By Cecilia Jamasmie
Macusani Yellowcake, the Peruvian subsidiary of Canada’s Plateau Energy Metals (TSX-V: PLU) has found 2.5 million tonnes of high-grade lithium resources and 124 million pounds of uranium resources at its Falchani hard rock deposit, in the region Puno.
Ulises Solis, general manager of the unit, told local paper El Comercio (in Spanish) the find suggested the project could end up becoming one of the world’s five or six largest lithium mines.
Company plans to complete a feasibility study next year, which will reveal whether the proposed $800 million, underground lithium-uranium mine can and should be built.
The executive also noted that, while it was unclear how much of the lithium resources found would eventually end up being classified as economically viable reserves, the deposit contains high-grade resources.
Salt flats in neighbouring Chile and Bolivia, Solis said, have an average grade of 500 parts per million (ppm). The Falchani deposit, in contrast, is believed to have ore grades six to seven times higher of between 3,500 to 4,000 ppm, he said.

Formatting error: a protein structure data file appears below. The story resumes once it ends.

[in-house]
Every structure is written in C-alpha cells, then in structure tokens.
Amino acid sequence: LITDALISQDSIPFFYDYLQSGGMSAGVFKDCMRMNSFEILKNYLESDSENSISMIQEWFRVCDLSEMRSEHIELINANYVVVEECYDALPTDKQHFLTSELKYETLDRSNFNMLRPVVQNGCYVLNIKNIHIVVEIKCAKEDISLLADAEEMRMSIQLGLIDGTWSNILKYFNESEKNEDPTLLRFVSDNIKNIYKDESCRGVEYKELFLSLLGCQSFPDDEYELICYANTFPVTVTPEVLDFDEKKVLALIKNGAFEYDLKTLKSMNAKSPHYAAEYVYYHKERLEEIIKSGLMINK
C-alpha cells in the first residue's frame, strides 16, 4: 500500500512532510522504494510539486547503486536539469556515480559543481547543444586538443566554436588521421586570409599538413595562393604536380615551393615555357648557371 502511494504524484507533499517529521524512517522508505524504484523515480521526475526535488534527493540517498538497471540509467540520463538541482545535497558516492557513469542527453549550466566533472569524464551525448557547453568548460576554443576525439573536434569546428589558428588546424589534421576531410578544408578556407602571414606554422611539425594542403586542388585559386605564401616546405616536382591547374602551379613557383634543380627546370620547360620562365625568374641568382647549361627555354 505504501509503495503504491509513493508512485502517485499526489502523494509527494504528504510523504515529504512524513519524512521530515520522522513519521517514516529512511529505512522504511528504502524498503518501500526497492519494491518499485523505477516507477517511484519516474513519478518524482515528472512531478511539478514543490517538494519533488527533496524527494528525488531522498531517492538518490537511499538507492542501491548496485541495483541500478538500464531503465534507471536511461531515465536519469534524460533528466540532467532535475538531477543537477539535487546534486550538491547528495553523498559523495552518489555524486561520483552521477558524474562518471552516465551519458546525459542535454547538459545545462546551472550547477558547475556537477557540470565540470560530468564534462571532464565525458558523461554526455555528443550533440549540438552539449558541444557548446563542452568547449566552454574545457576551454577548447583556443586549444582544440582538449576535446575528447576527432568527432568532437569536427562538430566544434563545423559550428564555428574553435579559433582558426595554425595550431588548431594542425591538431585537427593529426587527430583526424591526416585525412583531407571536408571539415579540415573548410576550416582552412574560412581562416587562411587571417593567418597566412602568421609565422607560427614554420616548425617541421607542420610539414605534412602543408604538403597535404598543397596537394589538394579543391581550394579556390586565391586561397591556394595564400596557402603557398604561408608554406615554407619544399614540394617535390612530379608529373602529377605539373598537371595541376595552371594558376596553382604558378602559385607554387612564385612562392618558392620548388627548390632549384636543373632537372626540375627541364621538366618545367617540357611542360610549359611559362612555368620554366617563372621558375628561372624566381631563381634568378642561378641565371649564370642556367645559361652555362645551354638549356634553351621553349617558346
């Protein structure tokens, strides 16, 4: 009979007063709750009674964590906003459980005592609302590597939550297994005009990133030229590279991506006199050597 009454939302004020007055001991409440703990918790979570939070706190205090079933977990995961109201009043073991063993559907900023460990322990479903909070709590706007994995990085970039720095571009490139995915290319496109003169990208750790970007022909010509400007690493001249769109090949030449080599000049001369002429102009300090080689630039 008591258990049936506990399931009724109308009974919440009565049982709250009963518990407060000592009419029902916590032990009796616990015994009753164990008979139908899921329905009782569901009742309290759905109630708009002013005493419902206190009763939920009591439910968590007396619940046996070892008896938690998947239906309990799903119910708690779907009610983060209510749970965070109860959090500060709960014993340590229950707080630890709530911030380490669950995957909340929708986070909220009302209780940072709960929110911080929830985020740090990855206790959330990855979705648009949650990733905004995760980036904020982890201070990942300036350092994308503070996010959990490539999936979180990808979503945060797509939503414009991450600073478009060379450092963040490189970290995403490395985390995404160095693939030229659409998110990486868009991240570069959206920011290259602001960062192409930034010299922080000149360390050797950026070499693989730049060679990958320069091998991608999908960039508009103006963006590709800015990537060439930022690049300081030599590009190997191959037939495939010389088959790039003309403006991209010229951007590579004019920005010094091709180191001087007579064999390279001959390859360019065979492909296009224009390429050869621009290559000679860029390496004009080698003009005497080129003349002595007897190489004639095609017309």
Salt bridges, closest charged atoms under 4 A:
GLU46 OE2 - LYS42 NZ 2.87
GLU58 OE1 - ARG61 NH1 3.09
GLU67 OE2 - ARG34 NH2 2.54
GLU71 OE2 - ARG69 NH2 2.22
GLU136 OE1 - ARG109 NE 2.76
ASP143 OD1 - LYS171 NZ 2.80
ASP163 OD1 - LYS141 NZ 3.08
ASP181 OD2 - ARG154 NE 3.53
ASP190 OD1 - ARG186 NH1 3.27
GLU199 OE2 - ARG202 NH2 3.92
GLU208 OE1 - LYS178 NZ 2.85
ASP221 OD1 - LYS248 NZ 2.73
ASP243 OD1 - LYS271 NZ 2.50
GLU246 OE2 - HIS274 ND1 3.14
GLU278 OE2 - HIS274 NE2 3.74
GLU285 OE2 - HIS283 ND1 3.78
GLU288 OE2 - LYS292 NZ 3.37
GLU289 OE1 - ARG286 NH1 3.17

The company plans to complete a feasibility study next year, which will reveal whether the proposed $800 million, underground lithium-uranium mine can and should be built. If so, Macusani plans to do so quickly, with production anticipated to start in 2020.
Since 2007, when exploration work began, Plateau’s unit has drilled 3,000 metres or about 15% of the surface of its concessions in Puno, which are located at an altitude of about 4,500 meters in the Andes, according to the company’s latest presentation. Another 10,000 metres will be drilled in the coming months.
Investors are growing increasingly concerned about a wave of new lithium projects sprouting up to take advantage of rising prices of the key ingredient for making batteries that power electric vehicles (EVs) and high tech devices.
Lithium carbonate has climbed almost 40% in the past 12 months on the back of increasing electric car production, according to Benchmark Minerals Intelligence.
Shares in the world’s largest producers of lithium, however, have gone the opposite way this year, following double-digit gains in 2017.
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